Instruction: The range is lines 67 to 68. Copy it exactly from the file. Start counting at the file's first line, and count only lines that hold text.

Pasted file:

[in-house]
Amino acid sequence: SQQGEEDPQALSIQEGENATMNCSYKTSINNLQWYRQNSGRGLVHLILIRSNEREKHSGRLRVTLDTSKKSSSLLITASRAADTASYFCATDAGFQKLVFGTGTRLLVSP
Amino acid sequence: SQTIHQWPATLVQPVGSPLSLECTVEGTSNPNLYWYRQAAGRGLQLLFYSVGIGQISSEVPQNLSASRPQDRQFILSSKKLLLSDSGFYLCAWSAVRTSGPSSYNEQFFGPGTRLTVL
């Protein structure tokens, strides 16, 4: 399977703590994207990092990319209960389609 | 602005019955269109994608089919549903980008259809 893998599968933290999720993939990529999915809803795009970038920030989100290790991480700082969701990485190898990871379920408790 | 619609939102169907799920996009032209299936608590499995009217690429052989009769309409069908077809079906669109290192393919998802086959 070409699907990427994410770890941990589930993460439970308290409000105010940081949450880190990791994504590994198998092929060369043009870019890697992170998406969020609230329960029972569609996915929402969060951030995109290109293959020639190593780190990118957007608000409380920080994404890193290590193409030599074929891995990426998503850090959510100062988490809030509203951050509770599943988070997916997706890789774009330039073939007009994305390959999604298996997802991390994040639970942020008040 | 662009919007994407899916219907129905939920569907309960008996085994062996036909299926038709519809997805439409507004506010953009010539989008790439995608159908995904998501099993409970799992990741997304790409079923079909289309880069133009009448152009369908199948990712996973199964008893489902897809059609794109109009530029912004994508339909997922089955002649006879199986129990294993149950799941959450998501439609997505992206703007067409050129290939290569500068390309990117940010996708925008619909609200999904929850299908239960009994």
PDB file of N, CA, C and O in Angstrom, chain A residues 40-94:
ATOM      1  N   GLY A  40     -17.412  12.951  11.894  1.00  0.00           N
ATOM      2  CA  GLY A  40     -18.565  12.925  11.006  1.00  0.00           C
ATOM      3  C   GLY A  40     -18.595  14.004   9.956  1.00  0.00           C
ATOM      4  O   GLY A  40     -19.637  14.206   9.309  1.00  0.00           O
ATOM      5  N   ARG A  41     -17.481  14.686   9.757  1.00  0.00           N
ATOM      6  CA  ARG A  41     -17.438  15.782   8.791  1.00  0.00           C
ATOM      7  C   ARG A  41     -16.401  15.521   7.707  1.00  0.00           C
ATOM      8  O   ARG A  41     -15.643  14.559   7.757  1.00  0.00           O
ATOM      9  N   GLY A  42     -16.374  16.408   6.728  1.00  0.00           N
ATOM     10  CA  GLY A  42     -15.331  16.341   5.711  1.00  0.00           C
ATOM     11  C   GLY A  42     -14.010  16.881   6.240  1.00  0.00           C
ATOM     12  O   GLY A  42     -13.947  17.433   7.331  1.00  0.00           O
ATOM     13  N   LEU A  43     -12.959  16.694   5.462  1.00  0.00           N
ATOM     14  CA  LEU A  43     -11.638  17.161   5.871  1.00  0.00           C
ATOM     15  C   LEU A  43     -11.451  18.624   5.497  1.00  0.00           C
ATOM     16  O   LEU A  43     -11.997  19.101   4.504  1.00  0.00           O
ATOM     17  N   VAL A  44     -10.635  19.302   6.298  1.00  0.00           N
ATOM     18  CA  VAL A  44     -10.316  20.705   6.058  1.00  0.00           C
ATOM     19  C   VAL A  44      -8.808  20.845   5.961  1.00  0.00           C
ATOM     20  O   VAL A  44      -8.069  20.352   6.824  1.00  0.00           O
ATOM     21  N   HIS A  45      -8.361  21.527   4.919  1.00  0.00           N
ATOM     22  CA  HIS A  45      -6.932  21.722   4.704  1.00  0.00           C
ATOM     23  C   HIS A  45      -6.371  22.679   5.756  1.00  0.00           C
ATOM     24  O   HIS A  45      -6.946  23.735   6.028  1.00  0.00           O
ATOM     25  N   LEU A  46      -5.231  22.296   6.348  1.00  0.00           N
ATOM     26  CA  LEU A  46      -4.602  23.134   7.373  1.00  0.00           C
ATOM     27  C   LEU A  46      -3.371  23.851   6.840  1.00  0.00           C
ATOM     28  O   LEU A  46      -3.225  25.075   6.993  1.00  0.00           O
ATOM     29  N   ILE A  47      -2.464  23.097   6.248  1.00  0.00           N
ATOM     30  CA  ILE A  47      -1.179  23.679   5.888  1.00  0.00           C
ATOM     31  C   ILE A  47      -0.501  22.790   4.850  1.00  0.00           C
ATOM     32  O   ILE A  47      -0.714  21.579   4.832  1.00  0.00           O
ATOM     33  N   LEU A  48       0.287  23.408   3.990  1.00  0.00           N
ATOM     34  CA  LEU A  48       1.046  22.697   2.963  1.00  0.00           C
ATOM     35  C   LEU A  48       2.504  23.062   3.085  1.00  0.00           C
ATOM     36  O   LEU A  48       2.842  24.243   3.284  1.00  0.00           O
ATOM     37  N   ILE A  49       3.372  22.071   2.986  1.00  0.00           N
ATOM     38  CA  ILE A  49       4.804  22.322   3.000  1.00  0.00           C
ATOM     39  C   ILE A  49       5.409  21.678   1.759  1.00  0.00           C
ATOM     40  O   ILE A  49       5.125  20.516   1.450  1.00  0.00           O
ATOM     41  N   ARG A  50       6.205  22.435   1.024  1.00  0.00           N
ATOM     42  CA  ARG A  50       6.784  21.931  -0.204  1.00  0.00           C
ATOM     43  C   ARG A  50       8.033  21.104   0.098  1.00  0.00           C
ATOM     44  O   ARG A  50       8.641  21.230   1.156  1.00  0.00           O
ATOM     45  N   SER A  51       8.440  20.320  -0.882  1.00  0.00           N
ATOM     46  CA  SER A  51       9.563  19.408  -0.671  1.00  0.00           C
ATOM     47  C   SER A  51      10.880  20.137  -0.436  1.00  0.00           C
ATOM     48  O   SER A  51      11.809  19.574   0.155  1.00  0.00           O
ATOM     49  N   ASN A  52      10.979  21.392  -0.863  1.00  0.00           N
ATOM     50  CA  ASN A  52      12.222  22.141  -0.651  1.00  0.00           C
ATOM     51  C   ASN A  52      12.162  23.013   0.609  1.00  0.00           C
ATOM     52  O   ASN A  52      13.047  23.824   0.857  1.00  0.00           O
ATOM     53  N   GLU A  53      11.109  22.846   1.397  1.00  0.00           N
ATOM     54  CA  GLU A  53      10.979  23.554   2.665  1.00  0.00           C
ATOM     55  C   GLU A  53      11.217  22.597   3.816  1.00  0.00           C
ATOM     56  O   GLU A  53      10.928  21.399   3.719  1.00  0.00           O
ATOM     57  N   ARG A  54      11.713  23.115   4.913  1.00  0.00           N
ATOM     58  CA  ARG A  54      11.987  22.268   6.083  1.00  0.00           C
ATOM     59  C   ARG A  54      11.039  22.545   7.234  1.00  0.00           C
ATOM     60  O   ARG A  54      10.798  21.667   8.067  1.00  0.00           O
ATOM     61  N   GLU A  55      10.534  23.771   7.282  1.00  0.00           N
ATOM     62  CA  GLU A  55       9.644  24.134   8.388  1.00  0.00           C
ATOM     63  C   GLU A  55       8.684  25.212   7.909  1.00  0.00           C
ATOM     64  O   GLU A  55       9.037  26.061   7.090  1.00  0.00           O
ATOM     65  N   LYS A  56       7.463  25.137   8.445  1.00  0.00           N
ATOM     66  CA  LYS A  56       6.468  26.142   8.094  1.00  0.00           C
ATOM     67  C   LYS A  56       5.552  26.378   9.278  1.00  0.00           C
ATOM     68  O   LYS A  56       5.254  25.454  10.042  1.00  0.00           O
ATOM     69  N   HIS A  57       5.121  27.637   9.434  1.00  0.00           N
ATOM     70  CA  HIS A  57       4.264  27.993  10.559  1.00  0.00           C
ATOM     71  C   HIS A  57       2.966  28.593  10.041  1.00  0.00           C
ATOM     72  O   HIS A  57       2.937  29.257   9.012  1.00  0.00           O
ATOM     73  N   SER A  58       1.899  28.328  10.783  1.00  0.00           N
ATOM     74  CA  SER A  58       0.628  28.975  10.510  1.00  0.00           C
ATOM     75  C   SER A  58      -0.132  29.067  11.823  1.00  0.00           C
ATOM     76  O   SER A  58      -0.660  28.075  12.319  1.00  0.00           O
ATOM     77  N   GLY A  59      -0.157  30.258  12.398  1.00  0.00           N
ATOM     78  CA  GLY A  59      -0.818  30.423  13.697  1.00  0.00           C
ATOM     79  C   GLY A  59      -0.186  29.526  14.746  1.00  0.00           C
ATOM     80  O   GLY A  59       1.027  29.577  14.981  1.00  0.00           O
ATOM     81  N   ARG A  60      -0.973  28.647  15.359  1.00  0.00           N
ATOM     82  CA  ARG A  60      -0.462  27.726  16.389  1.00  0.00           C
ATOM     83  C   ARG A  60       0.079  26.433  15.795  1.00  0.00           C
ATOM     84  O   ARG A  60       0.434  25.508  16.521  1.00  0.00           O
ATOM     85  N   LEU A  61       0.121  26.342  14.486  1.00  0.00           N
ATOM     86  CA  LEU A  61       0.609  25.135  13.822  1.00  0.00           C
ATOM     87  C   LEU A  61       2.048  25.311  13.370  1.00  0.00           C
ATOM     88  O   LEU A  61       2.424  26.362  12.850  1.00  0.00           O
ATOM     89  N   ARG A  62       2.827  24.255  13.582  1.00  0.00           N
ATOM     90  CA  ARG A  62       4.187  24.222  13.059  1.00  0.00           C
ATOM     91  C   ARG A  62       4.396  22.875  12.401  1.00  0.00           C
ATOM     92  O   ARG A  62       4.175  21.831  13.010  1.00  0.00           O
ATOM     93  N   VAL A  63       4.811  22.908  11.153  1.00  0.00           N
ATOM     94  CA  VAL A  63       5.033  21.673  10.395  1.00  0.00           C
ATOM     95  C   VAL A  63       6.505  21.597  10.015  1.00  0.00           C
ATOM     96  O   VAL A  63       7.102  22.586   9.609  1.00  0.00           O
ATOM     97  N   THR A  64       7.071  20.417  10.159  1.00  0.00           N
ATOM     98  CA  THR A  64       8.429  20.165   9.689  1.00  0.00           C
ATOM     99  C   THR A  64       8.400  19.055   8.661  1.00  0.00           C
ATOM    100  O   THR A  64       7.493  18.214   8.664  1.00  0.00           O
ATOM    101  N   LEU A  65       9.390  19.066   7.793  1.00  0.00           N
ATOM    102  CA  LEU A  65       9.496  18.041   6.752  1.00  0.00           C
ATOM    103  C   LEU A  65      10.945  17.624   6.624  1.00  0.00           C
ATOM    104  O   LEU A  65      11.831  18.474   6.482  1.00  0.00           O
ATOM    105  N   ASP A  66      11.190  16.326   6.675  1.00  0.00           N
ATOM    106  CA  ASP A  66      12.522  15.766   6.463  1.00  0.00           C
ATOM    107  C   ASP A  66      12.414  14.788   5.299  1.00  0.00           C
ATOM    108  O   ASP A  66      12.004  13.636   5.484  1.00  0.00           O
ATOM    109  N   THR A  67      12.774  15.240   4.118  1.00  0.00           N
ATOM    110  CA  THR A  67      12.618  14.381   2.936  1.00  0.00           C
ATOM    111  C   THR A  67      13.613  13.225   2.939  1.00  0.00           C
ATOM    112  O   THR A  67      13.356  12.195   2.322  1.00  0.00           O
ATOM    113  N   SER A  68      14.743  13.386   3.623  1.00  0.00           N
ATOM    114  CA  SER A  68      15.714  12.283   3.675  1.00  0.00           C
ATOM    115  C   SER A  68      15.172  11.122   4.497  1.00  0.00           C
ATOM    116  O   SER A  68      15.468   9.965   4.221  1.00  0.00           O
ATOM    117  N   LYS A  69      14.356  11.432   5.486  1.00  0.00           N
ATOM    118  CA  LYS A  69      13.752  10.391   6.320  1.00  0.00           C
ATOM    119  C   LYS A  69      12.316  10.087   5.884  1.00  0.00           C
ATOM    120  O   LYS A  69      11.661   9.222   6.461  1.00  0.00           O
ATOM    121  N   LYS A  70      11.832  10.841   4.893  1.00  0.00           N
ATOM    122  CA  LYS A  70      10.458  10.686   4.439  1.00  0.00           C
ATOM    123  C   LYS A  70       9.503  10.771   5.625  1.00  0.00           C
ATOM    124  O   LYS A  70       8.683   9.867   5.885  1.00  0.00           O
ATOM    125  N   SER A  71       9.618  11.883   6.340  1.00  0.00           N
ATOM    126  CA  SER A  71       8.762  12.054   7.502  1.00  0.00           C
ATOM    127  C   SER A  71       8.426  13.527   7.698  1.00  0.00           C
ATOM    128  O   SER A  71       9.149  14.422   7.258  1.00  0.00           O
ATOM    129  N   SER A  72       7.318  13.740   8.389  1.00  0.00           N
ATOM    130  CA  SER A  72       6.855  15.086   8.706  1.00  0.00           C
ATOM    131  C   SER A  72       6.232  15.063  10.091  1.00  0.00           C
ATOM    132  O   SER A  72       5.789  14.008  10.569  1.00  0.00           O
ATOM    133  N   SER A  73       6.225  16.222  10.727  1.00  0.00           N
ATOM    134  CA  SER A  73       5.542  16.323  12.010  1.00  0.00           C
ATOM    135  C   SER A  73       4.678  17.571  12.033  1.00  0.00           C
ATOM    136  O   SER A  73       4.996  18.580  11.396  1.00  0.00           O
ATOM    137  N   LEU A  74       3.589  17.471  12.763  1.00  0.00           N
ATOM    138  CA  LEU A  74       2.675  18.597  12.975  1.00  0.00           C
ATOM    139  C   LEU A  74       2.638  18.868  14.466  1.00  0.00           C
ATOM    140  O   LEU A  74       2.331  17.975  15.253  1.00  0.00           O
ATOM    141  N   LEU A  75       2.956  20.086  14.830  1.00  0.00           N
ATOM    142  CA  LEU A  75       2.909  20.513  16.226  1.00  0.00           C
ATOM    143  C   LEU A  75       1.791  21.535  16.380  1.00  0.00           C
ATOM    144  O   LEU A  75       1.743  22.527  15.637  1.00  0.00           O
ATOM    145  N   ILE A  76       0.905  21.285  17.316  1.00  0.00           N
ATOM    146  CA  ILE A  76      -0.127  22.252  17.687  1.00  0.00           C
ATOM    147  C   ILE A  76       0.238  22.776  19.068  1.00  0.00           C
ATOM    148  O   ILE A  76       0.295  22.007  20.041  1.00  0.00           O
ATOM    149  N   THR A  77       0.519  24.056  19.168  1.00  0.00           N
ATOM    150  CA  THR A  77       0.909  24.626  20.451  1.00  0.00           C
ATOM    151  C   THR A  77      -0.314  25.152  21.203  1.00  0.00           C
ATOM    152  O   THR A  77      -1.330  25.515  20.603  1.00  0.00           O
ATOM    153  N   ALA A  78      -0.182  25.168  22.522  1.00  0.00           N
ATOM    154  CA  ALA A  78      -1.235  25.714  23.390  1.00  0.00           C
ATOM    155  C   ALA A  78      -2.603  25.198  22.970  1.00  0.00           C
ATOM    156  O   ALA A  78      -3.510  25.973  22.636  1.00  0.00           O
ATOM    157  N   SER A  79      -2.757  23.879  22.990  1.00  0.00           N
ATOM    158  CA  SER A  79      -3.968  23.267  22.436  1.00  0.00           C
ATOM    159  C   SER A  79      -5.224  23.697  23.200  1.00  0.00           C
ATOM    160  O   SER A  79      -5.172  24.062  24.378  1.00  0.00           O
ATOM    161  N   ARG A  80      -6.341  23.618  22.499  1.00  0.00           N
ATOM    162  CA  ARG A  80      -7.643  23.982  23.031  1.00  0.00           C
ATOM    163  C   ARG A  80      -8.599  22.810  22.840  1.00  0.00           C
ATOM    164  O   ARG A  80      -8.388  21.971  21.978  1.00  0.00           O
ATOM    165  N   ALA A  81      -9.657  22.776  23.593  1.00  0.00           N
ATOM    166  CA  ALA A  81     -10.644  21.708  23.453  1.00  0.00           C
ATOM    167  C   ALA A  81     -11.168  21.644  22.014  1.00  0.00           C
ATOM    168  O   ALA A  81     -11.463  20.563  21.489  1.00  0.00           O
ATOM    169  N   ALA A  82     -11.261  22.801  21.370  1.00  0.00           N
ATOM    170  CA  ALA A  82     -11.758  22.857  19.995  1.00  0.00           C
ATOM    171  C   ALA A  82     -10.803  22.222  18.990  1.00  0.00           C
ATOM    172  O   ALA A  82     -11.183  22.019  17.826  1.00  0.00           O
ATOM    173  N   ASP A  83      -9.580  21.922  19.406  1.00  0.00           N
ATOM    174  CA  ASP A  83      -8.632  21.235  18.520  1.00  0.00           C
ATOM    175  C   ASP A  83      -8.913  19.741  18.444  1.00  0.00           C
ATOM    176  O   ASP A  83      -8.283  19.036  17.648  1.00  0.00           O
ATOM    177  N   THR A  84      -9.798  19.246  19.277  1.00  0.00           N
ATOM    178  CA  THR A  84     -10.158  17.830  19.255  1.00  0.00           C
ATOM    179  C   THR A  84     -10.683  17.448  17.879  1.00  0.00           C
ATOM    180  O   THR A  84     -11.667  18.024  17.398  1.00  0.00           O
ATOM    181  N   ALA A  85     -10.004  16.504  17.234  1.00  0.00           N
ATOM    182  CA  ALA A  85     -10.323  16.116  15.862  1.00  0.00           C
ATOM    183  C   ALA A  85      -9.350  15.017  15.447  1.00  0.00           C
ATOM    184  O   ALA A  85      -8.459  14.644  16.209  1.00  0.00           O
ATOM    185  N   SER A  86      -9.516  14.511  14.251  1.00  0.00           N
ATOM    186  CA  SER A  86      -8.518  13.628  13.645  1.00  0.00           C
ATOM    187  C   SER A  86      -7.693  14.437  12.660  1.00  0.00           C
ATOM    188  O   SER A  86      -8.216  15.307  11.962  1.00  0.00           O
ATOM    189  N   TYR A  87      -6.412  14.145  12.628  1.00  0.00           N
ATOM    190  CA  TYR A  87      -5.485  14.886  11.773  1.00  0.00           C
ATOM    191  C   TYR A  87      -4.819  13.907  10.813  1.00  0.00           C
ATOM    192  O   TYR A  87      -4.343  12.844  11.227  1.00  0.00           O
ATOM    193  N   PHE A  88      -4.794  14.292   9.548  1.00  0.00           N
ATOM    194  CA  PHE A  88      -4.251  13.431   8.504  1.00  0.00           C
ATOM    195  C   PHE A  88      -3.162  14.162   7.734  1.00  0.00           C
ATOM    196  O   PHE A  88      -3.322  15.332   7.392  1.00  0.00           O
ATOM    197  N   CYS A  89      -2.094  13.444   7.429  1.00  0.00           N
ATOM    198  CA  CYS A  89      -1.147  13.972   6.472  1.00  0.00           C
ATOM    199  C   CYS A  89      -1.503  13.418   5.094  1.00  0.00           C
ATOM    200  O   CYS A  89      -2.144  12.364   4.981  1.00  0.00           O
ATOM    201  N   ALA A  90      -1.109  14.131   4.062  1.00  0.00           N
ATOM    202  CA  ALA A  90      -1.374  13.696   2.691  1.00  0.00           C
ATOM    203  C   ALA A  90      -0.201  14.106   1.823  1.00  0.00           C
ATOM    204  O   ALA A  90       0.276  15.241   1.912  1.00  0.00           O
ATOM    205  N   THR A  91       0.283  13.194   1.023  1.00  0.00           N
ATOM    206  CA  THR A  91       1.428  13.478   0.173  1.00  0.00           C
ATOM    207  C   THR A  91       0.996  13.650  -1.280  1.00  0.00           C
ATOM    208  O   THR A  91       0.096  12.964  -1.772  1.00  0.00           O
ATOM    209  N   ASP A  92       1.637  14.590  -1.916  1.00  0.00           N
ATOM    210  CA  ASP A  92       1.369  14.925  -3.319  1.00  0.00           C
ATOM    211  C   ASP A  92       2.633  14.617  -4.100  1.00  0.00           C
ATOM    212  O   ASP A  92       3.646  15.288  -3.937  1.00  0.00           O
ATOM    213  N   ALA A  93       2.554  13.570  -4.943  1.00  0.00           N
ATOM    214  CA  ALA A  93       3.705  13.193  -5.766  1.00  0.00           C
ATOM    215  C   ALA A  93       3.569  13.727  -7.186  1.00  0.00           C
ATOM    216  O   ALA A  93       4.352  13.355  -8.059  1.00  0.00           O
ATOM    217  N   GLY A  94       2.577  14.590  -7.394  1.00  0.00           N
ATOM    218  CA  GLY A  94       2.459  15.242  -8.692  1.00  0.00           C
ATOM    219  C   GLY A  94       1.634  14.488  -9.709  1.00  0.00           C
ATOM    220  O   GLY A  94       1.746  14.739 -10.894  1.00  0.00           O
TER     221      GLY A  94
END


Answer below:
ATOM     62  CA  GLU A  55       9.644  24.134   8.388  1.00  0.00           C
ATOM     63  C   GLU A  55       8.684  25.212   7.909  1.00  0.00           C